Volume three proves that volume two was no fluke: when allowed to take itself sufficiently seriously, FMP is capable of some damn fine drama. The introduction of the ball-busting new Lieutenant may be stereotypical, but the examination of the impact their forced spilt has on both Sousuke and Kaname, and the tactical consequences for both, uses the franchise’s best writing to date.
Although Tessa finally gets to speak her heart and Lieutenant Clouseau reveals that he isn’t a one-note character, FMP has not changed from being the Sousuke and Kaname Show. Instead of spreading itself thin by splitting its focus between the diverging but still connected story threads, each episode focuses solely on one of the main characters, with Sousuke featured in episodes 8 and 10 and Kaname getting full viewer attention in episode 9. Sousuke has always been so single-mindedly devoted and sure of himself that watching him struggle to reconcile his unacknowledged feelings towards Kaname with his duty, and his troubles mastering Arbalest and what his failures mean to his team, is quite fascinating. This is a gradual but full-blown meltdown in action, albeit one of a diametrically contrary nature to Asuka’s famous mental collapse in Neon Genesis Evangelion; whereas she projected outward, Sousuke purely internalizes. That’s hard to do convincingly in animation, but FMP has accomplished it.
Kaname also shines in her one episode of exposure, as the fearfulness that gripped her at the end of episode 7 carries over into episode 9. Though not directly cognizant of the threat to herself, a “spider sense” kind of reaction to impending danger eventually provokes her to take bold and desperate action. Lacking fancy moves, dramatic combat-application powers, or fancy equipment, Kaname must rely only on her own cleverness, which makes her action scenes all the more compelling because the danger to her feels so real. Capping the scene’s chilling resolution is the much-hinted-at arrival of an important new character and a resolution of sorts between Kaname and Wraith, one which indicates that we have not yet knowingly seen Wraith’s true face.
As before, the English dub proves more than up to the task of supporting the writing, especially in the tricky emotional scenes. Hilary Haag sounds a little more credible as Teletha than the too-cutesy performance by seiyuu Yukana, Luci Christian nails Kaname’s tearful and fearful moments, and Blake Shepard gives “Mr. Silver” a sly and smooth sound that departs a bit from the original performance, while Lt. Clouseau is delivered in a fashion more befitting an American black military officer, which fits English better than the Japanese approach. In general, tones and inflections are adjusted enough to make the whole thing sound excellent in English. The English script still rewords things substantially, giving the dialogue speech patterns and slang usage more befitting the English language, but it is handled well enough that it is unlikely to bother anyone beyond the most diehard purists. The one flaw which prevents the English dub from being given a higher grade this time: one scene in episode 8, where Sousuke is in his cockpit, has a few lines of dialogue by the A.I. completely eliminated in English, for no apparent good reason.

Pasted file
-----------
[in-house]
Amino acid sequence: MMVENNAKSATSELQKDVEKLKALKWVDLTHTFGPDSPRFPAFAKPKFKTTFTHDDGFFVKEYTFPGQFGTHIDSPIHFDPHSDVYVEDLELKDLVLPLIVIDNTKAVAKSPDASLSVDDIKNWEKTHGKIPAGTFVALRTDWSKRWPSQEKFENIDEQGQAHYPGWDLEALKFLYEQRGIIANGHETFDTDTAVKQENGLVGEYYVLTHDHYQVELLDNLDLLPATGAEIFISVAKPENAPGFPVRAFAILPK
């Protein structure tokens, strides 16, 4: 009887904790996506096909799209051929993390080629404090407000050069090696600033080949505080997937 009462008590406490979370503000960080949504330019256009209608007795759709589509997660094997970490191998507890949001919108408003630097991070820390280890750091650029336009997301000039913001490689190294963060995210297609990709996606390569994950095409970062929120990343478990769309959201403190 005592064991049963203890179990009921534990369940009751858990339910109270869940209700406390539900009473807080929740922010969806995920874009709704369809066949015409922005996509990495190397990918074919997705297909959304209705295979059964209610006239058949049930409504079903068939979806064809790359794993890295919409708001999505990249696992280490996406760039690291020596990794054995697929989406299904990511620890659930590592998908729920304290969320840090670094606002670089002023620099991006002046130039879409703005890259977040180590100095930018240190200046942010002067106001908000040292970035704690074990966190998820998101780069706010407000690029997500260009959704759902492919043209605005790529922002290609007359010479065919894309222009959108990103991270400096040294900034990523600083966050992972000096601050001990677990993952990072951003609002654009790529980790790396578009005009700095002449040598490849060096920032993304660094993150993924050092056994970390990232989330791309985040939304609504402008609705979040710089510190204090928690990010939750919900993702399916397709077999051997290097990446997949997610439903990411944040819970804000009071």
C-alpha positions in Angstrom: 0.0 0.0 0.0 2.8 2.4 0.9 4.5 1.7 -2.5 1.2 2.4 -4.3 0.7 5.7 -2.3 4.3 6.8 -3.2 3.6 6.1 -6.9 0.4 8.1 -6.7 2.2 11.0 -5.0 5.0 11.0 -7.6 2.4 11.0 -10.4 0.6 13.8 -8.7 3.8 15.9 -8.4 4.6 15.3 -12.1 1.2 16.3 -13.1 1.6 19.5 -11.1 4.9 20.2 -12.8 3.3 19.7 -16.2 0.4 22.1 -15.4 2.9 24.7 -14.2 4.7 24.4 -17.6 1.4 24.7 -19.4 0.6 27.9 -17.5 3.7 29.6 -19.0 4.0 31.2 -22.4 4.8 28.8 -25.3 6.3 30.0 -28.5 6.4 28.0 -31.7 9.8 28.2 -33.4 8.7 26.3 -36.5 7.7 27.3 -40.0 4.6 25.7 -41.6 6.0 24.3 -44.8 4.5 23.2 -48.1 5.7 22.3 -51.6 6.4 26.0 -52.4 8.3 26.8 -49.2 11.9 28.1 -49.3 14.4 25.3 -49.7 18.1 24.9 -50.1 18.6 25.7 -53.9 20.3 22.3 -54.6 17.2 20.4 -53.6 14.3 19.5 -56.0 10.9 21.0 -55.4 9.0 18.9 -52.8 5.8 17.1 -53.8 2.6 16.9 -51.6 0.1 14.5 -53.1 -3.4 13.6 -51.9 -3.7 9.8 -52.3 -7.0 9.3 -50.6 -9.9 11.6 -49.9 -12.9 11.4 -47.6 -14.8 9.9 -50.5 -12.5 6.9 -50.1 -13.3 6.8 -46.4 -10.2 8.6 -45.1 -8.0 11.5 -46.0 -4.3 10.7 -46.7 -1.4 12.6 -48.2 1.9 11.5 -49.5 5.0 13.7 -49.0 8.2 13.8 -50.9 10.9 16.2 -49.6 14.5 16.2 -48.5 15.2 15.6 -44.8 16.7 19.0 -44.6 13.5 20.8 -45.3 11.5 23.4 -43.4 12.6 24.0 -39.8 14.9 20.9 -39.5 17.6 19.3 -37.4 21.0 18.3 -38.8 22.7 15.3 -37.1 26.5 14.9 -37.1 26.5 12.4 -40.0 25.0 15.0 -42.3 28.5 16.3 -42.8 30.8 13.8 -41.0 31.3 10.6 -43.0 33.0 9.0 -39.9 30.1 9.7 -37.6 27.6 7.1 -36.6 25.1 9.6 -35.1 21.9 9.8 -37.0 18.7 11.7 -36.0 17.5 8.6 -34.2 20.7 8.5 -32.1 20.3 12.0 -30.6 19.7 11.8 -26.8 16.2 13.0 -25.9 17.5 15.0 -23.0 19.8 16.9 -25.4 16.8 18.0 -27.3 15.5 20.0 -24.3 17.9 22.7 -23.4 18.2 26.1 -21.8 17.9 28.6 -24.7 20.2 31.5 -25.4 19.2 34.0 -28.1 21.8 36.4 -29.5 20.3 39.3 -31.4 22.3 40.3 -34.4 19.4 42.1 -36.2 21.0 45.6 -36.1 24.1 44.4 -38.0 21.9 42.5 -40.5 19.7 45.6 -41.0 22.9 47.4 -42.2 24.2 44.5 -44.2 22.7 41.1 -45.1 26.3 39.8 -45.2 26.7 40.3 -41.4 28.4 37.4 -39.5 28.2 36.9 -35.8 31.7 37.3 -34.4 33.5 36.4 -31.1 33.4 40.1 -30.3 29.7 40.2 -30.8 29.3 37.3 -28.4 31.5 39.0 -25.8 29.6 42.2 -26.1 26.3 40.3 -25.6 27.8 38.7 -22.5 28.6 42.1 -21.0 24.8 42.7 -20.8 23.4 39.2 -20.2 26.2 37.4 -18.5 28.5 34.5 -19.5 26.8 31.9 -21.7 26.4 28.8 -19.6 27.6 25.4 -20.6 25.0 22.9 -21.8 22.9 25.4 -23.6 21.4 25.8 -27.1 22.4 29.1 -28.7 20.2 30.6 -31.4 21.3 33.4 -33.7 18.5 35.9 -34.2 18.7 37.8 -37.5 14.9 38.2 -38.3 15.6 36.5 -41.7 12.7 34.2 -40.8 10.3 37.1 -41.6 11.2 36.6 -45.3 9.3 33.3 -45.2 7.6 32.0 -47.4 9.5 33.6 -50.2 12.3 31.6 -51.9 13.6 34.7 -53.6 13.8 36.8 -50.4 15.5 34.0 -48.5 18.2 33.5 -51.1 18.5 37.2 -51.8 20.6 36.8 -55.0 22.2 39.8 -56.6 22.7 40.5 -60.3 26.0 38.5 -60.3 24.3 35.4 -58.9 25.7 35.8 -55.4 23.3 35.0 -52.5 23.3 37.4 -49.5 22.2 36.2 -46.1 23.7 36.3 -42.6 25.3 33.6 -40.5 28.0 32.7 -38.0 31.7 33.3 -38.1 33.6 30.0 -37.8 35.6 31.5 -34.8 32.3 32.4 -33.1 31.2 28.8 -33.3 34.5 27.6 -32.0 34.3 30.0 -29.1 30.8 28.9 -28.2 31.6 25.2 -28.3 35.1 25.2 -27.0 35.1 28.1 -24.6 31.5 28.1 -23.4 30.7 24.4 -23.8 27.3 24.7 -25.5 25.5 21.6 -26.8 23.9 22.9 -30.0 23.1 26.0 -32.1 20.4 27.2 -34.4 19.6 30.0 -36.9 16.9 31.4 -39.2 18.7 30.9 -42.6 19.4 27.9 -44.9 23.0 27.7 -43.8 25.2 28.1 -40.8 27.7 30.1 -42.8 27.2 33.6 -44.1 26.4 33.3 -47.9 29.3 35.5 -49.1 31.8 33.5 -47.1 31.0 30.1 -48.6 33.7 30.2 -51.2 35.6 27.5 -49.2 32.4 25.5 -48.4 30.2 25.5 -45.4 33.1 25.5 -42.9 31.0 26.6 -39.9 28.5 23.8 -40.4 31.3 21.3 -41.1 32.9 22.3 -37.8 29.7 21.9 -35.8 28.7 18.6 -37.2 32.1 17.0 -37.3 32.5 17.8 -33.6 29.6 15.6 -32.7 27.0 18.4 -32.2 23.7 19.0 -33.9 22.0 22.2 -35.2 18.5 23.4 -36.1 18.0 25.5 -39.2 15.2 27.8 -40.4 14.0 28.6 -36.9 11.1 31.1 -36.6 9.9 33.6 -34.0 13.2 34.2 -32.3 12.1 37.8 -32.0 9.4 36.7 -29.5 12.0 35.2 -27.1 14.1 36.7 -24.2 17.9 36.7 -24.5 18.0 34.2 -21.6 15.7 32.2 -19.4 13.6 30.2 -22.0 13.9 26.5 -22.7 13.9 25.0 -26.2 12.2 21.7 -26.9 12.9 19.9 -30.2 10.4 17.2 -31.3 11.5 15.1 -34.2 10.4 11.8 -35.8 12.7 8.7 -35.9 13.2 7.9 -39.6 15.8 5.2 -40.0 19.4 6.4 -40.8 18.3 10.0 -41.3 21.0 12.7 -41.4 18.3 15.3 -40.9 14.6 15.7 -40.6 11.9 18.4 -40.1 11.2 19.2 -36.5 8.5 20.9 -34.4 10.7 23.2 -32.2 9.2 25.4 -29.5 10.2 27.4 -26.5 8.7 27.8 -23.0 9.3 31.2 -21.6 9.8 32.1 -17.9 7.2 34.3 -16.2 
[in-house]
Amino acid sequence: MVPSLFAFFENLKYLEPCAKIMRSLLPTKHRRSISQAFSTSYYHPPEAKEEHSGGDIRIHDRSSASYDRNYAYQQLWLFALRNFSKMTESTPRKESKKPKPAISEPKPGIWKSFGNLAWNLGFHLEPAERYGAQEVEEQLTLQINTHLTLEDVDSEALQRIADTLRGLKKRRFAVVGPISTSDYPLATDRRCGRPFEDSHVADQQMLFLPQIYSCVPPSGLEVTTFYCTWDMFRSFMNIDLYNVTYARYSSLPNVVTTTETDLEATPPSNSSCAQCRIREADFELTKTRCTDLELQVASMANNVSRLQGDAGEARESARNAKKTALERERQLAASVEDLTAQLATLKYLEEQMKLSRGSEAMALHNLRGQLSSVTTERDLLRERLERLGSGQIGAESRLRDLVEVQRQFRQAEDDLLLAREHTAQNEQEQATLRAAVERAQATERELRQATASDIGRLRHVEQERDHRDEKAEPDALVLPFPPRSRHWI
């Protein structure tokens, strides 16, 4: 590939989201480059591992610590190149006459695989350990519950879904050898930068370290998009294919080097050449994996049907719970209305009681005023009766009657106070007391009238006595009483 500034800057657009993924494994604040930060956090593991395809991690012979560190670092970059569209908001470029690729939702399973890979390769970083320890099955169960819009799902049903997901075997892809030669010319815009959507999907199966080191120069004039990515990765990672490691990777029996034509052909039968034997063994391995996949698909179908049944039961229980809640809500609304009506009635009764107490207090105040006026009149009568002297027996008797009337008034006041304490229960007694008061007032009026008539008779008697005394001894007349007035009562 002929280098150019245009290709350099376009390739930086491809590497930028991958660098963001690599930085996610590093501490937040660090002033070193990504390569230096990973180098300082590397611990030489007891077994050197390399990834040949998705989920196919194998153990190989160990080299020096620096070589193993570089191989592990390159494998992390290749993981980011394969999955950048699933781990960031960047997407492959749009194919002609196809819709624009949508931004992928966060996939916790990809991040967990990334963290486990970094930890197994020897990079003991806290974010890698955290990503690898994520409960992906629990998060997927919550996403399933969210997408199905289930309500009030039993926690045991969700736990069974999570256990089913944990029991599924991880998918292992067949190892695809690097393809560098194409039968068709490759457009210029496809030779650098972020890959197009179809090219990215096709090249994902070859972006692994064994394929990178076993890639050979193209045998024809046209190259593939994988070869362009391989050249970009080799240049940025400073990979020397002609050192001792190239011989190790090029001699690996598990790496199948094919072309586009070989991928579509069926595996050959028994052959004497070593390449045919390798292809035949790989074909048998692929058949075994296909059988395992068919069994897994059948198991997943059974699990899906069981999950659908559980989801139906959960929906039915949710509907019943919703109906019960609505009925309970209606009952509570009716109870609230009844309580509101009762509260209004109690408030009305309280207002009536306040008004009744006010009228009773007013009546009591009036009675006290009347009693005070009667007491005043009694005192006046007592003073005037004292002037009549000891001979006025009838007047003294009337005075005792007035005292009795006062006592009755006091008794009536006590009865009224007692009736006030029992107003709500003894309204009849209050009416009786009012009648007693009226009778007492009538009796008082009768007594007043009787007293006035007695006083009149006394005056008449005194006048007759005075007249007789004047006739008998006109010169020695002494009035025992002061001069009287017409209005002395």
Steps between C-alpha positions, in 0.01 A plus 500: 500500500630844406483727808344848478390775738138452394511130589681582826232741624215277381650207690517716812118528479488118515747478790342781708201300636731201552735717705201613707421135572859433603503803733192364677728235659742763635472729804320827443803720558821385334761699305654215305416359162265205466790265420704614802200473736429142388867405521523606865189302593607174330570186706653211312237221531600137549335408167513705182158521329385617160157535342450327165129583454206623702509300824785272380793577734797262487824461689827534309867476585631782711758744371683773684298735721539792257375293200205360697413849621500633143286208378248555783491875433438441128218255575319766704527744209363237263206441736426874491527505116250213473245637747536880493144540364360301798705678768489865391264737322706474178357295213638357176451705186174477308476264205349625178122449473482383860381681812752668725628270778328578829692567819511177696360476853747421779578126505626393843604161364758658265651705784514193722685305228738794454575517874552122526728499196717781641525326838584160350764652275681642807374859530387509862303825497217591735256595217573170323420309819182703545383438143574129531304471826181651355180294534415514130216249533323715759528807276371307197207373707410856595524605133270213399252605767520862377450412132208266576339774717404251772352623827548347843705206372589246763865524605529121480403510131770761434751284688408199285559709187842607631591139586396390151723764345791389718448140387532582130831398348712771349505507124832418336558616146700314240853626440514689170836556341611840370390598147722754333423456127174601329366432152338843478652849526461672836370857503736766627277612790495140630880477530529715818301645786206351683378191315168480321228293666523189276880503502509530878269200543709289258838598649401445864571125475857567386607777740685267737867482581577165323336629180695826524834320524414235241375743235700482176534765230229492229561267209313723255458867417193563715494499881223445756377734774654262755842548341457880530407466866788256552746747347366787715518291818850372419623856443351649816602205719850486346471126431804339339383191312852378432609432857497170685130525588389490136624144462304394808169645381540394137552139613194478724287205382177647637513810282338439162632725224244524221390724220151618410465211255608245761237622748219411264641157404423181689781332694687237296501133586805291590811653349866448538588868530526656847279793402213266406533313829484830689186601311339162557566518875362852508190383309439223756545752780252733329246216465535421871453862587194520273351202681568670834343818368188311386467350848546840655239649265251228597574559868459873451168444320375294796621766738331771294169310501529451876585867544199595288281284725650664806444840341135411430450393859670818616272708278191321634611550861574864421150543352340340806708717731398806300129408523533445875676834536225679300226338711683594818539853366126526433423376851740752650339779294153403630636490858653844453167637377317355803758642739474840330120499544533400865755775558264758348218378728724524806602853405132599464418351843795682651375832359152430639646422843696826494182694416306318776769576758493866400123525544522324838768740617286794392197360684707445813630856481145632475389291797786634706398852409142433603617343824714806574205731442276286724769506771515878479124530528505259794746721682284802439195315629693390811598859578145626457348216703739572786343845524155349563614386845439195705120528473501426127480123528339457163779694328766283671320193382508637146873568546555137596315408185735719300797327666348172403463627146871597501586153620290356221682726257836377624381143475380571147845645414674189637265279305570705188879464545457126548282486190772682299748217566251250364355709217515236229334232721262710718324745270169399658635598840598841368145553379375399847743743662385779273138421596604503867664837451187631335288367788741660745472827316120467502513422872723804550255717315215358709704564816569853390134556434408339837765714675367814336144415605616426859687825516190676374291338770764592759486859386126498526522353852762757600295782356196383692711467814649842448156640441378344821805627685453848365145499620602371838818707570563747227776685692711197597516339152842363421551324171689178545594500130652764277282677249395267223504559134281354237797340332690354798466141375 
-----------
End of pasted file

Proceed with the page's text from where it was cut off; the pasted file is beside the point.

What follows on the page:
As with the previous volume, the soundtrack shakes up its musical score quite a bit. Most of the traditional FMP themes have been set inside in favor of entirely new batches tailor-made for each episode, ones which favor a mix of dramatic sci-fi tones and horror themes for episode 9 and more general drama elsewhere. The effectiveness of the new themes is mildly mixed; often they’re great, but at times you may be left wondering at the music director’s choices. The soundtrack still knows well when to be quiet, too. Also especially noteworthy is the use of sound effects, particularly involving the gun used by Yu Lan. Special effort clearly went into making it sound authentic. Opening and closing themes have not changed, but their lyrics now speak more to what the main characters are going through than before.
FMP series have always looked good, and this volume maintains the franchise’s high artistic standards. Well-drawn and interesting-looking characters, sharp (if not entirely original-looking) mecha designs, good backgrounds, and well-handled CG effects are all strengths, and although there’s no actual nudity this time, episode 9 provides some quality Kaname-based fan service. Good animation supports effective and exciting action scenes, although this volume has less of such content than the norm for the series.
Once again all three episodes have audio commentaries by pairs of key seiyuu, and parts IV and V of the annotated Hong Kong location scouting seen in earlier volumes are also present. The only other extras are the textless opener and closer. The standard Mithral Report booklet provides a wealth of additional detail on fictional and nonfiction locations, personnel and equipment profiles, and call signs used in the various FMP series. . . if you can read it, that is. The miniscule font size and questionable use of background coloring previously cited as problems are even worse here, often making trying to read the entries an eye-straining experience.
Only three episodes coming out at a time may be a pain, but at least they’re quality episodes. Though basically humorless, it is still one of the best FMP volumes to date.
Overall (dub) : A-
Overall (sub) : A-
Story : A
Animation : A-
Art : A-
Music : B+
+ Best dramatic writing yet for the series, great visuals and animation.